Today's guest post comes from Nancy Gwany - a statistical analyst by trade but someone who, in her own words, "started journaling to communicate with God" and has since found God "in between the lines" as she says. You can read more of Nancy's work at her blog, Meet You At The Altar. If you too are interested in guest posting on my blog, please visit my Guest Post guidelines for more info.
"Some lives are worth more than others."
As painful as it is to read those words, it does not remotely compare to experiencing it first hand in a third world country where ones’ assigned value is equitable to a life sentence. A value that is often unjustly derived by a society immensely unqualified to evaluate it. A society that dictates paths and closes doors solely based on a perceived notion of worth.
In such a society, where does that leave those that are deemed worthless? Those that are seemingly unable to contribute to the world, let alone care for themselves. The “special needs” that are set aside, dismissed and shut out from the gates of society. The gates, that time and time again, are crushed wide open by God’s providence.
Egypt’s beauty is found in this everyday struggle that is continually juxtaposed by God’s presence among those oppressed. I have been blessed with the opportunity to witness this beauty first hand while volunteering in Egypt this last summer.
This story is about a little boy named Mina who stole my heart and in exchange left me with one of the most valuable lessons I can learn: special needs have a basic need.
Mina is a 4 year old boy. Like any 4 year old boy, he likes laughs, tickles, hugs and candy, all of which I used to win him over. He is sweet and the kindness in his eyes radiates. Mina is a 4 year old boy that also has special needs.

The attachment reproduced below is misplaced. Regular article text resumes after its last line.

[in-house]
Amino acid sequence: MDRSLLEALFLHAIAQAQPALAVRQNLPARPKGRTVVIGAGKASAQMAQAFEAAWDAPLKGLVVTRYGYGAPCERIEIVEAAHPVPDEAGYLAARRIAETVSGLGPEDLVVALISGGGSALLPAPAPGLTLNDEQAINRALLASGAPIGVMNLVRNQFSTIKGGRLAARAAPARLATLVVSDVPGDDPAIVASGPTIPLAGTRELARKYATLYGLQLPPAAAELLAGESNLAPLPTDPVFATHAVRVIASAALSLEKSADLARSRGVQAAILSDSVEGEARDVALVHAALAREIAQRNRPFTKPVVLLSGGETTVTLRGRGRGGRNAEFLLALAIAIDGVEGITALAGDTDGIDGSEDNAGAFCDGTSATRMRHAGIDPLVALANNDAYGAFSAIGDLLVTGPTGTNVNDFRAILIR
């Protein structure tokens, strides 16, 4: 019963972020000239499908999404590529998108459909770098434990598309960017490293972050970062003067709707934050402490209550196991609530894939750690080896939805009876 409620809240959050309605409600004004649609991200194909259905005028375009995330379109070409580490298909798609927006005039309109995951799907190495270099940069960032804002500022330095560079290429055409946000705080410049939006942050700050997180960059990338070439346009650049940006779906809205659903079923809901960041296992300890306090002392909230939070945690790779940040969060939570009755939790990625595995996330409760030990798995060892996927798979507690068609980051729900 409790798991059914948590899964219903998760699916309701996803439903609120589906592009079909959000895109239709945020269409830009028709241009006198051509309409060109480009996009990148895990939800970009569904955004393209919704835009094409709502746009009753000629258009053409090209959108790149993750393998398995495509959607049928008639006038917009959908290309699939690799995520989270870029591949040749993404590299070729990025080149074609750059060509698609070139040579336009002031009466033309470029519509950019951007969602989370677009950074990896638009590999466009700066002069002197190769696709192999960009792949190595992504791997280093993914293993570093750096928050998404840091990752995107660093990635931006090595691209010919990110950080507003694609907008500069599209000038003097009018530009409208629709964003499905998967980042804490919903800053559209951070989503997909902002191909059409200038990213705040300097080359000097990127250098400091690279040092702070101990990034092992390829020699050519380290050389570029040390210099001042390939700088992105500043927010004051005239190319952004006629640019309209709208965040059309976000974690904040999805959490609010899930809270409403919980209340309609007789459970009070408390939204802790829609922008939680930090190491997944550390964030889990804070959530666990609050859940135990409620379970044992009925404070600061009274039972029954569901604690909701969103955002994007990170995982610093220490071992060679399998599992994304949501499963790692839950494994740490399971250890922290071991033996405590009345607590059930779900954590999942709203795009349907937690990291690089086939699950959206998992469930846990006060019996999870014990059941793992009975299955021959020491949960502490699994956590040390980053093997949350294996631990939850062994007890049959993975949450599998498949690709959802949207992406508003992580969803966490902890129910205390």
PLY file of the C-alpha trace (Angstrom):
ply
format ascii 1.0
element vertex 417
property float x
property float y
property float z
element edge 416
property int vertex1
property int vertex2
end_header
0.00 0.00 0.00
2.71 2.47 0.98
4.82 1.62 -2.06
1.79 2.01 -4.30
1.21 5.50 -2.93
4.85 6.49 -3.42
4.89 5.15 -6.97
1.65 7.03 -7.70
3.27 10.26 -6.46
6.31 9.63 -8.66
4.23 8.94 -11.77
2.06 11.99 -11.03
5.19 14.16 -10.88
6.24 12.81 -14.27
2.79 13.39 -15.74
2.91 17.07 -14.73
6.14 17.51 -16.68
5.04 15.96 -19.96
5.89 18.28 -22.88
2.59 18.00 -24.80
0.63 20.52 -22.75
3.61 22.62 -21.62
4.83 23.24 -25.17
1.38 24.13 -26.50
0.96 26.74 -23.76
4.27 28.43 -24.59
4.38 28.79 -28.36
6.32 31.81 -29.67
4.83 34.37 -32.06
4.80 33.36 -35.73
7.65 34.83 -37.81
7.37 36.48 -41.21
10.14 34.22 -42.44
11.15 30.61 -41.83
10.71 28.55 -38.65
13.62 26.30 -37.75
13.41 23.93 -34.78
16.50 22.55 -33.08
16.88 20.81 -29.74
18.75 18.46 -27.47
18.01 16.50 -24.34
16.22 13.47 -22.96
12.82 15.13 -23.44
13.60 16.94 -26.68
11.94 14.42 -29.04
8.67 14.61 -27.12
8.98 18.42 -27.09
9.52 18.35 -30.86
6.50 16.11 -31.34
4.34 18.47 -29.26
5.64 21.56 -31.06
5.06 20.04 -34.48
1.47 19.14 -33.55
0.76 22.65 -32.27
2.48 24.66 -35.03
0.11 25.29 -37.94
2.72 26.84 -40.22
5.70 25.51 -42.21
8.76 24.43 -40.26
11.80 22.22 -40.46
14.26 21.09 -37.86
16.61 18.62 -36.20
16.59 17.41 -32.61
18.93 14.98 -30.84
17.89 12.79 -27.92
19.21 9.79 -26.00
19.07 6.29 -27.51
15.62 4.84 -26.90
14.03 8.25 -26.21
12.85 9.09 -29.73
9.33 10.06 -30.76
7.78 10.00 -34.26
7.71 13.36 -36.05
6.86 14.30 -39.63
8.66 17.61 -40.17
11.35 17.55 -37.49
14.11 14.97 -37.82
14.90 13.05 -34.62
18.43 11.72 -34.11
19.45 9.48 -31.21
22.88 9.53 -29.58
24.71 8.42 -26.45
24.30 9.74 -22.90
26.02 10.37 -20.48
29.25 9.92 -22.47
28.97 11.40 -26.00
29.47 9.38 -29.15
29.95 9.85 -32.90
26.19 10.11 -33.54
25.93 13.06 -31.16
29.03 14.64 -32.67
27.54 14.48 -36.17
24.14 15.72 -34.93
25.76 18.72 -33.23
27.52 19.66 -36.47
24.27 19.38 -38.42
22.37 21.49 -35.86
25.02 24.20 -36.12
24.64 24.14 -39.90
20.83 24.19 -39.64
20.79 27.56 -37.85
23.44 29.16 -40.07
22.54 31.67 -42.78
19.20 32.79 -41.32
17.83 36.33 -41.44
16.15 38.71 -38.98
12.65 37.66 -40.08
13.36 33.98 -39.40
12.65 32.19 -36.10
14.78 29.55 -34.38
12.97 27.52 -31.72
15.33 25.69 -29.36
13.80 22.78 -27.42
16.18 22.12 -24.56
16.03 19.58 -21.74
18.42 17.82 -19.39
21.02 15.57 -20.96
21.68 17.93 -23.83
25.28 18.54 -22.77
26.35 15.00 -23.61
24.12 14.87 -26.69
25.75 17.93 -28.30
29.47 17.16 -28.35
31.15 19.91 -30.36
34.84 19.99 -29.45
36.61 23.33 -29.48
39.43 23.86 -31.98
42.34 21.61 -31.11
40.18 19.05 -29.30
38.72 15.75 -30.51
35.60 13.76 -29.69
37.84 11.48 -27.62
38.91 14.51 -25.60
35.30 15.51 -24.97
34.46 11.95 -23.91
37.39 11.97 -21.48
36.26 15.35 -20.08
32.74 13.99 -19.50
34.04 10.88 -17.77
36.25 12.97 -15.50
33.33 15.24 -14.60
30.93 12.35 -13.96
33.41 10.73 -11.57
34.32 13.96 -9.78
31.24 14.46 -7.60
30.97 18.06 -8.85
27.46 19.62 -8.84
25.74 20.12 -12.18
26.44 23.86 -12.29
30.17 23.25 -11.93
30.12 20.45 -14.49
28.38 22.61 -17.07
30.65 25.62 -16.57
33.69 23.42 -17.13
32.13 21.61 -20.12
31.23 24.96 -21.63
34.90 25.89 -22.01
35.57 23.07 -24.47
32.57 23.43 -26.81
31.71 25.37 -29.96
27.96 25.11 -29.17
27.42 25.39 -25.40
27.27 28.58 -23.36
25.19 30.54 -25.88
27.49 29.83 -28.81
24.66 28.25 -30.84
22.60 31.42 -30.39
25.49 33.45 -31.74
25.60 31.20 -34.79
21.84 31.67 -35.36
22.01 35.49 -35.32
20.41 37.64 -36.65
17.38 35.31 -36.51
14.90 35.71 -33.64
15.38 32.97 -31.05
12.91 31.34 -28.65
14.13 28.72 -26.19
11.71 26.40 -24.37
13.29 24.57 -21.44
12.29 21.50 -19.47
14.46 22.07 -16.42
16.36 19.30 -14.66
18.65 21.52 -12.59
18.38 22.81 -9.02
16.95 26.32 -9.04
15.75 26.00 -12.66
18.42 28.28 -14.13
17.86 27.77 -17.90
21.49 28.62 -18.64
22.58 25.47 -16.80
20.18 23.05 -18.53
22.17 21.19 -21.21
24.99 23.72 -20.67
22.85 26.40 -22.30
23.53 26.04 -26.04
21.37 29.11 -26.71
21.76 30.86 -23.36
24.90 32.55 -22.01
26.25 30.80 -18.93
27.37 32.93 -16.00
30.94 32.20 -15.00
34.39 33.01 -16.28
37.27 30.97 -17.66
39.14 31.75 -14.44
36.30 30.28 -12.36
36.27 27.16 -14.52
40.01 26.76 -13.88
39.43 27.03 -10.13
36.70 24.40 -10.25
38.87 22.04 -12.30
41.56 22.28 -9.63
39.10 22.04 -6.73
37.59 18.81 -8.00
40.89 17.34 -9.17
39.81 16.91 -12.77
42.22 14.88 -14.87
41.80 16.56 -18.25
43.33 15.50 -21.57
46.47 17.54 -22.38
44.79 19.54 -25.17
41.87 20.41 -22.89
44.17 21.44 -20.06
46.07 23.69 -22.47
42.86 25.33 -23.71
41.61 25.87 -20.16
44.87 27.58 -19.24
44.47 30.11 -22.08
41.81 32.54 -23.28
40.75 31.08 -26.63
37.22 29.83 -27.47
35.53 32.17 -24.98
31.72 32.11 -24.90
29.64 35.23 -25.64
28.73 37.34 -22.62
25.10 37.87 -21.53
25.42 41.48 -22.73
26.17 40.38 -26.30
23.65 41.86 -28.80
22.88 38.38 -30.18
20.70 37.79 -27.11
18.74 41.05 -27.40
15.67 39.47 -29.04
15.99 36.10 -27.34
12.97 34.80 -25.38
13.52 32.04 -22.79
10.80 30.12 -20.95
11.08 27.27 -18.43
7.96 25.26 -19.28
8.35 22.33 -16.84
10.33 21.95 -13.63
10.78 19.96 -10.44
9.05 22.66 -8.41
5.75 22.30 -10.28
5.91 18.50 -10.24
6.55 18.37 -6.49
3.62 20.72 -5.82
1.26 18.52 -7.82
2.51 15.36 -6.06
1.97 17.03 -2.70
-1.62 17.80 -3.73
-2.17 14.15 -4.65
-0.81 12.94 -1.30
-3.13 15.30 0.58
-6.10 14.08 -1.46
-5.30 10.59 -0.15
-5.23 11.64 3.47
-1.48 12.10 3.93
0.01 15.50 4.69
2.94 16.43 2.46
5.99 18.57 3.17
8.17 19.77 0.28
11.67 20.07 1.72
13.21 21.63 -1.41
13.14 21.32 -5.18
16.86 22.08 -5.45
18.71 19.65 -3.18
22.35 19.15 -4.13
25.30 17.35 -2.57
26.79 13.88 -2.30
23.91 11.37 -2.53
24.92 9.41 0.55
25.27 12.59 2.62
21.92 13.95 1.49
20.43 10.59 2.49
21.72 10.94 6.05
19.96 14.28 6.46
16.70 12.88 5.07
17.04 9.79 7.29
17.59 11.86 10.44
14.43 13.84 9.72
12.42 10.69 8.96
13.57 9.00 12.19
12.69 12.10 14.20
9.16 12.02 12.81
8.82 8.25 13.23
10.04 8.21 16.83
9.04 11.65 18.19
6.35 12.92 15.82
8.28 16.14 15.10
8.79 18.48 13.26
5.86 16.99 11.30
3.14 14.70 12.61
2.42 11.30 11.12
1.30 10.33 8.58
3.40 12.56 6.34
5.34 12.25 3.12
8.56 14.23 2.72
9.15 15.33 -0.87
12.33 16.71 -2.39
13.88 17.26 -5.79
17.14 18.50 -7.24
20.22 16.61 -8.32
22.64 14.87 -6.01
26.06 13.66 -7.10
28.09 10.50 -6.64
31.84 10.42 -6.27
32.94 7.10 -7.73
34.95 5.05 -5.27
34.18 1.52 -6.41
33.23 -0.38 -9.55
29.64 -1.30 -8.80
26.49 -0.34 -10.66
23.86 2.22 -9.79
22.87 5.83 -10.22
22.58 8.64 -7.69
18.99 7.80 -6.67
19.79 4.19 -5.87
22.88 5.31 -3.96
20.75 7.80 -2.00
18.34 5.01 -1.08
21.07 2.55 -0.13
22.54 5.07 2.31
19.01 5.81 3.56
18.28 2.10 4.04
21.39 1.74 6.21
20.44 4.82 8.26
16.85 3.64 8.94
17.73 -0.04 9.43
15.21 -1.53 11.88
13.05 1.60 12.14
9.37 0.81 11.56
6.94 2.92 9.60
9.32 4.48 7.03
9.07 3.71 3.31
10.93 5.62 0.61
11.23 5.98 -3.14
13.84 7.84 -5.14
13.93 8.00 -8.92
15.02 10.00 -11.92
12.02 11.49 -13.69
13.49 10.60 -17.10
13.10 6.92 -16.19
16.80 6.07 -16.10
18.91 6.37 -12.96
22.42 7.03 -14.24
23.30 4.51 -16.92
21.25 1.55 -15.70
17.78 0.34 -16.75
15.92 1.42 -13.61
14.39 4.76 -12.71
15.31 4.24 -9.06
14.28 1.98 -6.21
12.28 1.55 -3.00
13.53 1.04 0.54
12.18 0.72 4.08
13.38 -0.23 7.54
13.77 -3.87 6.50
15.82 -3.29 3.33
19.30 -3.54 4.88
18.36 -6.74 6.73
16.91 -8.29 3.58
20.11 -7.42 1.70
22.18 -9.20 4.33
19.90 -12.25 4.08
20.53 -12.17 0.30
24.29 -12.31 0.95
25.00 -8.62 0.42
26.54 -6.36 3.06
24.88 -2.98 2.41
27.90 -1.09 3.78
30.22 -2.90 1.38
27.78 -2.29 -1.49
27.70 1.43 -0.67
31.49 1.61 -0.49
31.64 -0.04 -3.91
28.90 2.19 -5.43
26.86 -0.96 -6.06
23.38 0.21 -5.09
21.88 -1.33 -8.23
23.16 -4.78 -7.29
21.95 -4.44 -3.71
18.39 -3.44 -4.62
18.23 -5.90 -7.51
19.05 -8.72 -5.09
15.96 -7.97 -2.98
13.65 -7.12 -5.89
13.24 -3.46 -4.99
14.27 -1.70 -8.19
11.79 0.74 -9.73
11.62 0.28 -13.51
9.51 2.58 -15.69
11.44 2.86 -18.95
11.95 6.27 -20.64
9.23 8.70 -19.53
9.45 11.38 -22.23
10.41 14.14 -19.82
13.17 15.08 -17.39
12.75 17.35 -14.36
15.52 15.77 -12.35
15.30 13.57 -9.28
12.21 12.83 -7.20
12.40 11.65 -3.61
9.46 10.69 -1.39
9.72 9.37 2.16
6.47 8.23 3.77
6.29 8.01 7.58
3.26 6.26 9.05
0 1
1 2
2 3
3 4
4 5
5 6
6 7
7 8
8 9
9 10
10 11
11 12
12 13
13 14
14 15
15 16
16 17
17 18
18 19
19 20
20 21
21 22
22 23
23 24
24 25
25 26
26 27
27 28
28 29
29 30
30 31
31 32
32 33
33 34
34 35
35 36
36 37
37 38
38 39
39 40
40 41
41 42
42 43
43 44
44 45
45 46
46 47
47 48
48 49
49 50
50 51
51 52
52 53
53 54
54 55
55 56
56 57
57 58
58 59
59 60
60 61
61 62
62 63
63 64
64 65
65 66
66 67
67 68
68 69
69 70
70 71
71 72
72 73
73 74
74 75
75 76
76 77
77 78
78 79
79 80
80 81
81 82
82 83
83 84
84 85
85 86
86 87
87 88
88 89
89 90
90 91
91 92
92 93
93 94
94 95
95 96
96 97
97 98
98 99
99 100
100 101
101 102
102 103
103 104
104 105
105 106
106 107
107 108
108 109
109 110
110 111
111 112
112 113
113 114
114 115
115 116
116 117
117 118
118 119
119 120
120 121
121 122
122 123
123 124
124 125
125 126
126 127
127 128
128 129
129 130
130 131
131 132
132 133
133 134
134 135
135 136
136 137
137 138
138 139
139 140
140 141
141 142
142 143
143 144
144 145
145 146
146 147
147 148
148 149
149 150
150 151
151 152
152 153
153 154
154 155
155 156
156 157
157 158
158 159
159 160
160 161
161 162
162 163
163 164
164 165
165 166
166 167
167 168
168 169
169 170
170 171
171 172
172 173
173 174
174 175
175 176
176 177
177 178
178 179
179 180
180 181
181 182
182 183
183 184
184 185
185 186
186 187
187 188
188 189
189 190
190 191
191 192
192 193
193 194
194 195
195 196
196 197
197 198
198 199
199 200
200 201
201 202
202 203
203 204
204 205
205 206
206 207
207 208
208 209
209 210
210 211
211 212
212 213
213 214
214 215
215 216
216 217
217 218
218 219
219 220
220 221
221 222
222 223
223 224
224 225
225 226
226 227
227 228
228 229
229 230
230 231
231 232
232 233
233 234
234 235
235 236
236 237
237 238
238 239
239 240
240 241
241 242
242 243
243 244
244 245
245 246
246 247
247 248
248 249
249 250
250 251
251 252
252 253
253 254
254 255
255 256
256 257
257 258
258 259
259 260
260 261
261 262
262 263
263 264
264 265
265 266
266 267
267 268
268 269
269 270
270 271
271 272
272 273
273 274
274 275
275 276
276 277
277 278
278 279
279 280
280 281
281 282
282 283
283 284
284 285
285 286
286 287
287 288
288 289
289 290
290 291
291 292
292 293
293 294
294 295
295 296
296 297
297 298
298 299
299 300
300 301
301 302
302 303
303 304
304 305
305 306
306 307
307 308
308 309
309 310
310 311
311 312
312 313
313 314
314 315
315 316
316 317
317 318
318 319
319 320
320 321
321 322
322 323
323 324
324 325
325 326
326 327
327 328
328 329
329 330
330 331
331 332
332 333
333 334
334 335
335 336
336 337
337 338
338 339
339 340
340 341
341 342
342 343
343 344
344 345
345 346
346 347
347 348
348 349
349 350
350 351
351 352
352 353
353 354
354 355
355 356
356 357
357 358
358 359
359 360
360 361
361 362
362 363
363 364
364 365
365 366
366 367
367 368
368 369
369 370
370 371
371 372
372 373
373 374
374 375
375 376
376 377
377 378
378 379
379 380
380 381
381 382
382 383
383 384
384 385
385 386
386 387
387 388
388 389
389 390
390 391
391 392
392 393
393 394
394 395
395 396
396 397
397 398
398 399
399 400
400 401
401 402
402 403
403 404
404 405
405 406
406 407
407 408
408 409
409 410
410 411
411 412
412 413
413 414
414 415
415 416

When I first met Mina this last summer, his clothes were dirty and worn. He had cuts and bruises on his feet from not wearing shoes and his face and finger nails were full of dirt from playing on the streets. After visiting his sister and speaking with her, I asked if I can sit with him for a while. She explained that he doesn’t take well to strangers but reluctantly agreed. By the end of the visit, he was sitting on my lap and wouldn’t let us leave to go to the next home.
His sister was equally confused and amazed at his attachment and asked what I did. As I held back the tears and attempted to formulate a response, all I could say was ‘I love him’.
How I was able to fall in love with this little boy in a few short hours is a mystery I’ll never be able to understand or explain. How was I to explain the emotional need this boy had, when I can clearly see his physical needs were not being met?
Mina is a 4 year old boy not only with special needs, but with a basic need to be loved, loved like the child of the King that he is.
In a world that is so broken, it is easy to get lost in the numbers. The number of children like Mina, that need to be loved, but love is not about numbers. Katie Davis, a missionary who dedicated her life to service, articulates it perfectly when she said:
“I have learned that I will not change the world, Jesus will do that. I can however, change the world for one person…And if one person sees the love of Christ in me, it is worth every minute. In fact, it is worth spending my life for.”
Although I can only pray and hope that the few hours I spent with Mina provided him with the ability to see the love of Christ in me, I am blessed that I was able to see the love of Christ in him, and that is a treasure I have carried with me daily and will continue to do so.